In any way, the new analyzer inevitably double-checks the whole SSA CFG.

@matloob
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@matloob matloob commented Feb 10, 2020

cc @findleyr

Would the facts returned by nilness be unexported types? We'd also have to make it clear that the basic block references point back to the SSA returned by the SSA analysis.

@Matts966
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@Matts966 Matts966 commented Feb 11, 2020

Thank you for your reviews!

  • The types should have been exported like buildssa.SSA to be used in the new analysis.
  • I think ssa.BasicBlock is common in all analysis because buildssa returns its result as reference, others refer to it, and the blocks are stored in the result as references. However, integration tests should be needed in advance.
  • Maybe ObjectFact should be used instead of a simple map? (object member and Object method should be added in the BasicBlock for this)

Also, I should change the new analysis's spec as follows

  • Check each function like nilness, but only isnonnil values other than builtin and parameters are allowed(dangerous operations with unknown values are not allowed).
  • Store the function calls with isnil or unknown arguments in the step above.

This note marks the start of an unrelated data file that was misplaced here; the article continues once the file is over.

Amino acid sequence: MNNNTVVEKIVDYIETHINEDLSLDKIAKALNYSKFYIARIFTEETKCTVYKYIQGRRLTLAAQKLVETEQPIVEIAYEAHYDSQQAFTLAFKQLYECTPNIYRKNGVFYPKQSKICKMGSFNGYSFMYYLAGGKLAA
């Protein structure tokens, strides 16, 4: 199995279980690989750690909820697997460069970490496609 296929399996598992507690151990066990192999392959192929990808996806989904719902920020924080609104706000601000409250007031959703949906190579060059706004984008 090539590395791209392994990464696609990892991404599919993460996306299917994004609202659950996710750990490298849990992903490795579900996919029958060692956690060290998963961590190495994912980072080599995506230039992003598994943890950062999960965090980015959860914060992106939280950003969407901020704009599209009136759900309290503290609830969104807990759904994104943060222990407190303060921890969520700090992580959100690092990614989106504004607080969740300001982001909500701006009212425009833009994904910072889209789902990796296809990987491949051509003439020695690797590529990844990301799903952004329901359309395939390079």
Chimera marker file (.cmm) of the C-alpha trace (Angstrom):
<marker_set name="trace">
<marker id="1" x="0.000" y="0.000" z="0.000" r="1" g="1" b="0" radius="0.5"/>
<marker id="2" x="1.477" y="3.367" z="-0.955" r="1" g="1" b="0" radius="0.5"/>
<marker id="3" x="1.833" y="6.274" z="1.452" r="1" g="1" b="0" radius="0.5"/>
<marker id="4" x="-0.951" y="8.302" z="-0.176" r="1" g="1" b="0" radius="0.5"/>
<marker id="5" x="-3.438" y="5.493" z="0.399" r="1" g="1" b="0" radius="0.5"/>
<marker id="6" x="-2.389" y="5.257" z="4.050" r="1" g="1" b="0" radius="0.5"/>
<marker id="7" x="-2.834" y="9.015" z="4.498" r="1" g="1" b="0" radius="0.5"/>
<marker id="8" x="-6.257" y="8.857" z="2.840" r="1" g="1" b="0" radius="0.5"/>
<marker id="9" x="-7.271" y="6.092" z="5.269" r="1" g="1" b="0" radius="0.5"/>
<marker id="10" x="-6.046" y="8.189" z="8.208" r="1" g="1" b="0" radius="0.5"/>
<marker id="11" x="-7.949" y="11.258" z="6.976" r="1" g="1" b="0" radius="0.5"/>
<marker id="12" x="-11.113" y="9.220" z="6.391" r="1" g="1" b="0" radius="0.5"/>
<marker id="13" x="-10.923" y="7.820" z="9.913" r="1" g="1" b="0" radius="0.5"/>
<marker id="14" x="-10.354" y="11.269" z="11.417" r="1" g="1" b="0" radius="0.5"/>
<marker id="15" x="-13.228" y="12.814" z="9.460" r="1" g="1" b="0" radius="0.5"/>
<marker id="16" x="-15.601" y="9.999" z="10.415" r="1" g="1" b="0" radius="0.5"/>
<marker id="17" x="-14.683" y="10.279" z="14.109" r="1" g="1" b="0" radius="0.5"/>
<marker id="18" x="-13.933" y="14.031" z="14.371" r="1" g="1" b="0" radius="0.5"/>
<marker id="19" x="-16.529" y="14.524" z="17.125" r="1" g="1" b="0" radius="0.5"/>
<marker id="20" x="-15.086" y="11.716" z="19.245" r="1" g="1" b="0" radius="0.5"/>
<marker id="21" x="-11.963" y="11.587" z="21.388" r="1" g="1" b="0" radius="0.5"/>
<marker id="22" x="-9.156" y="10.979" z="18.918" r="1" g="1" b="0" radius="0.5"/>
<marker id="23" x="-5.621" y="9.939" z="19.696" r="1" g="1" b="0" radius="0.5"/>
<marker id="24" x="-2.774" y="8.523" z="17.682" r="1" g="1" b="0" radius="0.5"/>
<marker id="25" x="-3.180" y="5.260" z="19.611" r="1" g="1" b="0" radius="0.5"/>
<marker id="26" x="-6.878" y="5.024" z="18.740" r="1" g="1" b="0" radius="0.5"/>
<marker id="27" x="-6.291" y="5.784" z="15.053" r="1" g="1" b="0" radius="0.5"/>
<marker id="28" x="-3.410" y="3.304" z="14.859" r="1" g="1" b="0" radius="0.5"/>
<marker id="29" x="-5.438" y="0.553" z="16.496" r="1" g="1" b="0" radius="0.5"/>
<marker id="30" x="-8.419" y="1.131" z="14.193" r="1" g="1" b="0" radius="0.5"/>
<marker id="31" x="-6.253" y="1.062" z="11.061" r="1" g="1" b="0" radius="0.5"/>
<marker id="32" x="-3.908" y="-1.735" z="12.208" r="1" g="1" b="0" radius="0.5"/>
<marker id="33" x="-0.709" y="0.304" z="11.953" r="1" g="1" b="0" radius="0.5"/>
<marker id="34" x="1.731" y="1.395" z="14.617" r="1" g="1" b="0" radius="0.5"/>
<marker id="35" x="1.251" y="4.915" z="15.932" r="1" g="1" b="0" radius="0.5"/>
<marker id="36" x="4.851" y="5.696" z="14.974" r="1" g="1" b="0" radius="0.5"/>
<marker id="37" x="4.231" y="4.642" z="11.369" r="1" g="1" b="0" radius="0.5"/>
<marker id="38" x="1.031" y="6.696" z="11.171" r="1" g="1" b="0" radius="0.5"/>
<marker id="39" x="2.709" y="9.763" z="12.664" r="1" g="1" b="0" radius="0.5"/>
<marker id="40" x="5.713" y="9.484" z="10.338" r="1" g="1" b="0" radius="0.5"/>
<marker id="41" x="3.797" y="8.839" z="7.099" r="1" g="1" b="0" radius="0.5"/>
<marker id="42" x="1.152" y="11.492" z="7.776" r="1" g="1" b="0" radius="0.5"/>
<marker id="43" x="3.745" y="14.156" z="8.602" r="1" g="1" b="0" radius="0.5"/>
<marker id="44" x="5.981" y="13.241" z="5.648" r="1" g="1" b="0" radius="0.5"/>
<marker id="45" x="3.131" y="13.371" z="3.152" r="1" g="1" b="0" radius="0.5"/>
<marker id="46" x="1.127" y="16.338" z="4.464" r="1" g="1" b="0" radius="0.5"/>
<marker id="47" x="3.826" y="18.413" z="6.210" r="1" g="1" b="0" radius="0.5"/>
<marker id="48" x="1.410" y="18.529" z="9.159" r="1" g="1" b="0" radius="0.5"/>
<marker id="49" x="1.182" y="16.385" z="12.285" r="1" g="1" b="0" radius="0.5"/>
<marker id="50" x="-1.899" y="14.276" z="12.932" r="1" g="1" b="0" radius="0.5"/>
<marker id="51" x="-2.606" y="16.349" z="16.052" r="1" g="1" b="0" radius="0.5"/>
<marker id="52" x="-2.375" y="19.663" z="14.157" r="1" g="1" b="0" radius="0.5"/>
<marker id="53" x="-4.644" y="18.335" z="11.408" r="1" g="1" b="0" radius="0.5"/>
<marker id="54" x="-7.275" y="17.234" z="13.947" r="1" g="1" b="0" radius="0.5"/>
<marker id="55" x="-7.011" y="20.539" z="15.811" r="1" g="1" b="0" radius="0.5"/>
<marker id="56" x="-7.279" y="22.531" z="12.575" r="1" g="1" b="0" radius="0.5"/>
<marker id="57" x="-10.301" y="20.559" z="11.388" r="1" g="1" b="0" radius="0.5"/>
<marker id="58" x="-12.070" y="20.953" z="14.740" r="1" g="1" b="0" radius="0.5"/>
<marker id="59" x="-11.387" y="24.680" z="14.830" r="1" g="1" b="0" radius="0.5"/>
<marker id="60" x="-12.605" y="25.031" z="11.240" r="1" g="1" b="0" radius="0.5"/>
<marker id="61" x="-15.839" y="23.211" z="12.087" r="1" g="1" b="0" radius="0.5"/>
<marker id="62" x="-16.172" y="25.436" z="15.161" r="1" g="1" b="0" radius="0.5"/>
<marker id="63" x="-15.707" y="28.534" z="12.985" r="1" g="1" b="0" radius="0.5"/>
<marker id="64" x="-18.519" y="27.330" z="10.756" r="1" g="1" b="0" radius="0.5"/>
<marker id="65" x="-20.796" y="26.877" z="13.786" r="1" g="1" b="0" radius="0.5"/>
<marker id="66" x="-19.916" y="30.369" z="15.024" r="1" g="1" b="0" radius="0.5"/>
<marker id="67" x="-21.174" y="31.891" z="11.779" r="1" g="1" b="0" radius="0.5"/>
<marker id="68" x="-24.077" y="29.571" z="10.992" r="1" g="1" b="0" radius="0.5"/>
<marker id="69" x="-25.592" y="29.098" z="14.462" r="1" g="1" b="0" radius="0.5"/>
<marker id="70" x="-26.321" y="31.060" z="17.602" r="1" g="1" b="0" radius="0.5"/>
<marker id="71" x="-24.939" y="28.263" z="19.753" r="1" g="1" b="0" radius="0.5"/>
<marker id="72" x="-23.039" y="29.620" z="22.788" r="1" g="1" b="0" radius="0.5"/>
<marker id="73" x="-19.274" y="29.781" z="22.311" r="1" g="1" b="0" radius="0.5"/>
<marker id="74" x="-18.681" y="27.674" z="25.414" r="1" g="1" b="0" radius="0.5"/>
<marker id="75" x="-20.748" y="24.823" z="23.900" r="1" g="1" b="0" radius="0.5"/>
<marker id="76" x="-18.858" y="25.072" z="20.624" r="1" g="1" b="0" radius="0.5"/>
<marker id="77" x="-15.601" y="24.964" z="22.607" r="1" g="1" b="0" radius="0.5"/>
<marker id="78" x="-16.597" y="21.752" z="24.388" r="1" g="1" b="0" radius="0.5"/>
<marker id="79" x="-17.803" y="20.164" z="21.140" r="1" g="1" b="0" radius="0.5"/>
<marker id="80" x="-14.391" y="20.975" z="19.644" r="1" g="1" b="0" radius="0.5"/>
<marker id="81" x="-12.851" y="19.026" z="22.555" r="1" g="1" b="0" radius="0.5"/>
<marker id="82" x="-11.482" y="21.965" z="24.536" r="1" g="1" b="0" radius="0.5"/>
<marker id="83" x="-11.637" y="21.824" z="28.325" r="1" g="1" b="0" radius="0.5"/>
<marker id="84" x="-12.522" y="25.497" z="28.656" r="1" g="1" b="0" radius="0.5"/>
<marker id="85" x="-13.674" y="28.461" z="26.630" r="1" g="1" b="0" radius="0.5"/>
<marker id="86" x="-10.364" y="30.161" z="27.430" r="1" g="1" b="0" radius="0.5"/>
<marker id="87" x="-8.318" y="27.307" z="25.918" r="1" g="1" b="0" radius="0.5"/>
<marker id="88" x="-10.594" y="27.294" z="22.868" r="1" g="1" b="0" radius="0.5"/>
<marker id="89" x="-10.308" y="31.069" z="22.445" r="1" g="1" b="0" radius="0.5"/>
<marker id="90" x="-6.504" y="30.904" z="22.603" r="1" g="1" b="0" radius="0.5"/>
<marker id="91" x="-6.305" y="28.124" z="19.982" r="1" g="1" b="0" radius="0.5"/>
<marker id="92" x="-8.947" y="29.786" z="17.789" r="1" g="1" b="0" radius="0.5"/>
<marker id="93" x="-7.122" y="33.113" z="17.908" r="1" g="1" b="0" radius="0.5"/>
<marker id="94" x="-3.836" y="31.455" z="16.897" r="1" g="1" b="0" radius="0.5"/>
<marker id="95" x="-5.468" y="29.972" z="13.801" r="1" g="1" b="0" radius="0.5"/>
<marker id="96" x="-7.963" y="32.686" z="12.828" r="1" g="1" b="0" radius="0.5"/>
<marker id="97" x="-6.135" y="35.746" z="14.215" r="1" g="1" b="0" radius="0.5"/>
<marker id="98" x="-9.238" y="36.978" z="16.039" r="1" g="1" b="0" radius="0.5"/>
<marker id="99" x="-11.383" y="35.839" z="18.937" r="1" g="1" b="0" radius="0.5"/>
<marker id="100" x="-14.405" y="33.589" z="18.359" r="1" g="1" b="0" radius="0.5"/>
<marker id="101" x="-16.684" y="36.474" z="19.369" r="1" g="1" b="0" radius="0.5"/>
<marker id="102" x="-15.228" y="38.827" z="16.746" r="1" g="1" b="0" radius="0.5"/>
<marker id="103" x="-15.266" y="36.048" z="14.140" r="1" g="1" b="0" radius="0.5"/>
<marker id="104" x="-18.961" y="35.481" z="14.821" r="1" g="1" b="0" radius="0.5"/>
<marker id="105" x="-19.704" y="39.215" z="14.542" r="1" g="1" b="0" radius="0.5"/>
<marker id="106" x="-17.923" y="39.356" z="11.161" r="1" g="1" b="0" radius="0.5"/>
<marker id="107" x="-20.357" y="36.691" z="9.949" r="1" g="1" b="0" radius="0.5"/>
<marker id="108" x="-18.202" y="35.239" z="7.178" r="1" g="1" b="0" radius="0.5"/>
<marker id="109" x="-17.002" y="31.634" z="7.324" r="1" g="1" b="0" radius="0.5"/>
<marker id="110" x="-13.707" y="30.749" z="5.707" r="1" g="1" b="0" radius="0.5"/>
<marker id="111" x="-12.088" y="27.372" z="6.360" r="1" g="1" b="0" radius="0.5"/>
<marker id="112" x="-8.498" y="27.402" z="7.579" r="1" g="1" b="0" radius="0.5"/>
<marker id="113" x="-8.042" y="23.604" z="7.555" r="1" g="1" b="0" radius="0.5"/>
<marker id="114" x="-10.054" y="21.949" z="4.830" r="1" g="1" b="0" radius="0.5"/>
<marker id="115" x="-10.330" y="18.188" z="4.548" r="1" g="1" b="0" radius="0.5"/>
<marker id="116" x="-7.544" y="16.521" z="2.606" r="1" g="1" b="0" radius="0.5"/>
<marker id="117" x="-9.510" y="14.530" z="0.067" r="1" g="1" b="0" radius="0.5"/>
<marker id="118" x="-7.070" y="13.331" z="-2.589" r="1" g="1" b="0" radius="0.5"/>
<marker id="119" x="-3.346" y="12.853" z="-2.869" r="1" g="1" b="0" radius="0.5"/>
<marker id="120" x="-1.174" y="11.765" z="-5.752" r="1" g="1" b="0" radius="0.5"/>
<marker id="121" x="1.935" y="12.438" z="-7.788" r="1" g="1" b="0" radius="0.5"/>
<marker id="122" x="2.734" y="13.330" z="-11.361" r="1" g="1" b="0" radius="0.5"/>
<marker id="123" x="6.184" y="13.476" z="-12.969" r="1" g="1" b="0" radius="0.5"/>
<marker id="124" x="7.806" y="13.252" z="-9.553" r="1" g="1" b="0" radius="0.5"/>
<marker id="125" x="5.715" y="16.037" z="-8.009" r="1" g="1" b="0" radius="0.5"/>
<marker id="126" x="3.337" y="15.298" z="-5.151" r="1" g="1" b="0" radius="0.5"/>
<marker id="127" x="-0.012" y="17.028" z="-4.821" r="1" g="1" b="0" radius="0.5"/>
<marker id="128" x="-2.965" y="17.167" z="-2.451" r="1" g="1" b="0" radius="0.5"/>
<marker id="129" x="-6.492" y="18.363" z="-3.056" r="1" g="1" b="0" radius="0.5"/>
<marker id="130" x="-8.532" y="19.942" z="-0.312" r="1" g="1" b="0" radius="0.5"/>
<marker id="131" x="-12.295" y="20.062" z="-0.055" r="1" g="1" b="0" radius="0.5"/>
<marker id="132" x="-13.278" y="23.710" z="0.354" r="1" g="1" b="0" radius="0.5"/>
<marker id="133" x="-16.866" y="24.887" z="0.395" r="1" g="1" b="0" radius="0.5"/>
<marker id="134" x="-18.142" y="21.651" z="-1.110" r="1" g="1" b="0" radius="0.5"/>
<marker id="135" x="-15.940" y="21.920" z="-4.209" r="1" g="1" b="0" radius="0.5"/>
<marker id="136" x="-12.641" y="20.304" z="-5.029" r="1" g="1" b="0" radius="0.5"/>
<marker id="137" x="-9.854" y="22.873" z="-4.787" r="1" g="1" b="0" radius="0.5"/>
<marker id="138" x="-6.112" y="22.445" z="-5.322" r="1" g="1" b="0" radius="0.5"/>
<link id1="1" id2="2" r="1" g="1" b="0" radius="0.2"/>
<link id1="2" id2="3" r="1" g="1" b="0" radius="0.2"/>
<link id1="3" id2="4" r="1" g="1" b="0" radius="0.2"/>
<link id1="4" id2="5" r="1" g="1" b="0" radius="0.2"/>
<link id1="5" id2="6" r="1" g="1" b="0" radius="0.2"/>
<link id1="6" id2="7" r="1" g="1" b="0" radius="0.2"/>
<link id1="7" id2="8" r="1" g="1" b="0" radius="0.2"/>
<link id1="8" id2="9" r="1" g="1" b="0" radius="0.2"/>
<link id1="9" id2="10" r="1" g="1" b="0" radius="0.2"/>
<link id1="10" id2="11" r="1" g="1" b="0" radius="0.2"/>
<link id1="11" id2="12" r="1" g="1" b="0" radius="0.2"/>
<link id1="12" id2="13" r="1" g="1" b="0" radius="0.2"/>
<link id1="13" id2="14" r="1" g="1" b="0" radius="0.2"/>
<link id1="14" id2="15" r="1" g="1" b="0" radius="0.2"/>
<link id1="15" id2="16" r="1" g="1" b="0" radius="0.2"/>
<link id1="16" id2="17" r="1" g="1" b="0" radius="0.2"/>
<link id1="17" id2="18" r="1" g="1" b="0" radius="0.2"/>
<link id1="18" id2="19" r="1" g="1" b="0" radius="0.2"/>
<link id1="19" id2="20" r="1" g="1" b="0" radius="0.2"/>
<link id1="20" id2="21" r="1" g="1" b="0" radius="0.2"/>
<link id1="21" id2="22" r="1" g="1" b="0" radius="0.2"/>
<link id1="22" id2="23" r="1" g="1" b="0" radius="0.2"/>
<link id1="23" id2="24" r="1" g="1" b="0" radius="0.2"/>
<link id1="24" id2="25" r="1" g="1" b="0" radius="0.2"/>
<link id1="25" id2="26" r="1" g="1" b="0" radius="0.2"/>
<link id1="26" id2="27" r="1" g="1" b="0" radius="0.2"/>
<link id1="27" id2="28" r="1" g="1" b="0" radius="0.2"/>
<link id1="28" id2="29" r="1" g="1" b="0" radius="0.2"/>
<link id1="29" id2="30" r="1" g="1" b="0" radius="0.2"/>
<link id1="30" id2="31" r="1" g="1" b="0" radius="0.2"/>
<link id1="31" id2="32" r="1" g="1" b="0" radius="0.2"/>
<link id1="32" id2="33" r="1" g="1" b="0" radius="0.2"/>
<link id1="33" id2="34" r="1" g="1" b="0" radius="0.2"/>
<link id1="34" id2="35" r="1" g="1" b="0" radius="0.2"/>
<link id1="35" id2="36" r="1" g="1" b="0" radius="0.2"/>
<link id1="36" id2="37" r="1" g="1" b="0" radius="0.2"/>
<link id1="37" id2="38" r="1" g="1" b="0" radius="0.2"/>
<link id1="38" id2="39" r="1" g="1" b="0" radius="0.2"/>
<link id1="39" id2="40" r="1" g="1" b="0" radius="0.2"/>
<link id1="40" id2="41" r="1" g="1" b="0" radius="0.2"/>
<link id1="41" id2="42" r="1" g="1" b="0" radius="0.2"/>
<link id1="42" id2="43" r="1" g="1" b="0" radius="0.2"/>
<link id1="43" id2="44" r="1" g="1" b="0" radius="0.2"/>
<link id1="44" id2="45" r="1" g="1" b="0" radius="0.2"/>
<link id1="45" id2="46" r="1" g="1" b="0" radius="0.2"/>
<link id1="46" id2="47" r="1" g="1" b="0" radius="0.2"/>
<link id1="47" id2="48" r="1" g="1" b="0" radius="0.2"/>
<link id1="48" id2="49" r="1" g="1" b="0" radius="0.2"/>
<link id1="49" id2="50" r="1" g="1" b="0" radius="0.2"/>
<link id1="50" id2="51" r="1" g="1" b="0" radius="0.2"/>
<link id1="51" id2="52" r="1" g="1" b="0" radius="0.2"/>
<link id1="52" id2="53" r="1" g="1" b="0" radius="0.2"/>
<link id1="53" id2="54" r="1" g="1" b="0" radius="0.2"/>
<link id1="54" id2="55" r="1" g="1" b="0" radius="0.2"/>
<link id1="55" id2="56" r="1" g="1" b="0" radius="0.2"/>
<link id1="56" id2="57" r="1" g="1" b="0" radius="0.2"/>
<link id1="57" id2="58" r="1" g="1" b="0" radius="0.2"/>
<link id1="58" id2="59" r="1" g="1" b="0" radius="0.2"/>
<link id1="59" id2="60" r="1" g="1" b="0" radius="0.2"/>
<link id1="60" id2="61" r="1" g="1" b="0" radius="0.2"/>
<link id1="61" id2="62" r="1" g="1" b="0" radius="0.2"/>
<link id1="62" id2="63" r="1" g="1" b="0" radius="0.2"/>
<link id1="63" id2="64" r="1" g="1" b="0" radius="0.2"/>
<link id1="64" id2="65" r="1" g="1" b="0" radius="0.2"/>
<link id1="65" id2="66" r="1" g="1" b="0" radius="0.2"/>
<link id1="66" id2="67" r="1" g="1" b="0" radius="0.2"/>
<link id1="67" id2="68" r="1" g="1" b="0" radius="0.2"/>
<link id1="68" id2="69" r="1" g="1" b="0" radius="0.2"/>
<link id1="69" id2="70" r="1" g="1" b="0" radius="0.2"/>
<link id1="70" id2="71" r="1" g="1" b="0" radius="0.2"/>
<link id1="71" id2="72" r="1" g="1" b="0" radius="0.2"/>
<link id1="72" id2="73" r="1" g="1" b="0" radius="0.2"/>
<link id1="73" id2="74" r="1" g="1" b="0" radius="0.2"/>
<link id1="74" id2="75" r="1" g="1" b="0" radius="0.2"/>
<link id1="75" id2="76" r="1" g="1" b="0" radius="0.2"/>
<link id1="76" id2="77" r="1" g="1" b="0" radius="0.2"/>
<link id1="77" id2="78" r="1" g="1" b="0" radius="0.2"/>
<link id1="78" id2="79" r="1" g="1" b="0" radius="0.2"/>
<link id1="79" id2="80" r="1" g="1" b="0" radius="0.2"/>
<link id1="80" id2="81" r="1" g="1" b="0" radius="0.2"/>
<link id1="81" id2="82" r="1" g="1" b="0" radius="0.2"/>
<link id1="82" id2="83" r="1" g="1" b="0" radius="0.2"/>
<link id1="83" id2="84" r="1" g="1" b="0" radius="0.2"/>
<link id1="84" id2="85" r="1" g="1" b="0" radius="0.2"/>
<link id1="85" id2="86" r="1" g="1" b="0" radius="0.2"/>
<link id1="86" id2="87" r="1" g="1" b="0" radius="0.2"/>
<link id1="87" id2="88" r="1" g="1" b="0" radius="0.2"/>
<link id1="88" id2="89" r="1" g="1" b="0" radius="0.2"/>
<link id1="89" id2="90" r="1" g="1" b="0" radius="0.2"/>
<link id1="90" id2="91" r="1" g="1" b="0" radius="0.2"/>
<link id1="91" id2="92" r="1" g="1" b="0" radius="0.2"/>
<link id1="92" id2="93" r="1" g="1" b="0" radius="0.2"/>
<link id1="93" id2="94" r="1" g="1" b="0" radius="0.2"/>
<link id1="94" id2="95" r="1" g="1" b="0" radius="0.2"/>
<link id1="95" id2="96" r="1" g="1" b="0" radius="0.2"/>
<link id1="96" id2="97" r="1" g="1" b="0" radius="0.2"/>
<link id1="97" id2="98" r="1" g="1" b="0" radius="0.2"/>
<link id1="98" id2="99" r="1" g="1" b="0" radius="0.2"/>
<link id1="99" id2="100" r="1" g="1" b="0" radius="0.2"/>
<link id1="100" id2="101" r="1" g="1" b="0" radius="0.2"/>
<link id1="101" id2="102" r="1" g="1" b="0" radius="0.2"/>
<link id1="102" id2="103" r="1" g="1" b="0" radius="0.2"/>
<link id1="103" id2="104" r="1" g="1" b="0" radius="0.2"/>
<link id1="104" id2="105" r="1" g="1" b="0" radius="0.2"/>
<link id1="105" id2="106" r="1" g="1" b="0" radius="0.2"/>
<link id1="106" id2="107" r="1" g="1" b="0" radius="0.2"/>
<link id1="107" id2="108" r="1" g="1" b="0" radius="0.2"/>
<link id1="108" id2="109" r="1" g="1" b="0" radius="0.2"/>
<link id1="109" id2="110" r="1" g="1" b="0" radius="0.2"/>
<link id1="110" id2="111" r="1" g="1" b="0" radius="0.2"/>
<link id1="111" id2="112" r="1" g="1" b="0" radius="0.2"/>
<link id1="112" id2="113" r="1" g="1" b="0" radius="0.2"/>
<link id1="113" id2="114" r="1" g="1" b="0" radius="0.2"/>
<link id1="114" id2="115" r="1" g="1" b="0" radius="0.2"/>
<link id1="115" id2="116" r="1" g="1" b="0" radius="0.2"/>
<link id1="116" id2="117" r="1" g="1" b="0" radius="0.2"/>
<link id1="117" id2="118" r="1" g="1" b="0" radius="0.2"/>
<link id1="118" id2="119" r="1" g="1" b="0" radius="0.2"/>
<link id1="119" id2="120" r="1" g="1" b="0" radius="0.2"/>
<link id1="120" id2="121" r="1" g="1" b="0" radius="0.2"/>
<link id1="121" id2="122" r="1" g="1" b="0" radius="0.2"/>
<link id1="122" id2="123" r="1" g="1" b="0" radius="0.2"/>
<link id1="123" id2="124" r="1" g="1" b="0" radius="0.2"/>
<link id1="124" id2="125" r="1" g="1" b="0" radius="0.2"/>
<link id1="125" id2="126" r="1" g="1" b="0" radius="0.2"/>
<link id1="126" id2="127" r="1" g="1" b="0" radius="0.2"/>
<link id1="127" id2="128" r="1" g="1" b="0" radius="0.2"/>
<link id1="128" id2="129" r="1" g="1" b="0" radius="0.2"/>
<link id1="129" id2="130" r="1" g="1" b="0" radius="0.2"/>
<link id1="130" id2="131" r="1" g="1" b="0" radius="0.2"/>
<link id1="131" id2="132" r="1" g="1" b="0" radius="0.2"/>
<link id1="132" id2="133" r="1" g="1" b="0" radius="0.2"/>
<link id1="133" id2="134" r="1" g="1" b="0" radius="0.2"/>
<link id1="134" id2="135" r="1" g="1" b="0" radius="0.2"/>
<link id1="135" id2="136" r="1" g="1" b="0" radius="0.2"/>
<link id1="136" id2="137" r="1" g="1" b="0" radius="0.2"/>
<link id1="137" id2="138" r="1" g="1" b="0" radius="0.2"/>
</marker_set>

• Check if the calls stored by the step above are dangerous or not like this code.
@matloob
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@matloob matloob commented Feb 11, 2020

Hm, I don't know if adding Objects to BasicBlocks is the right idea: multiple objects could correspond to a basic block. I wonder if @findleyr has opinions about how facts about the SSA should be reported.

Another question: I wonder how this is going to be exposed: do you want to make the fact visible so that another Analysis, outside tools, would use it (preferred by me), or do you want to put the new Analysis in tools? We just drop most of the analyses in we have in go/analysis/passes as a default for gopls, but we wouldn't want to do that here, because we already have a very similar analysis.

@Matts966
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@Matts966 Matts966 commented Feb 12, 2020

It's right. I thought that adding an option to nilness to switch between clarity and safety is good at first, but making them separte analysis and placing the new one outside of go/analysis can be better because of uesfullness and peformance (exporting the facts by nilness is difficult to understand for users and not good for performance because user should double-check blocks).

Also, the algorithm written above was not sound so the one below may be better.

  1. Check and classify values like nilness.
  2. Check all the calls of unexported fuctions and if all the calls of an unexported function are with nonnil value, then export the fact.
  3. Check while the facts are newly exported. Parameters with facts are treated as nonnil value.
  4. Finally check dangerous operations like nilness but not allowing unknown values. Parameters with facts are treated as nonnil because unexported functions are not called in other packages later with nil arguments.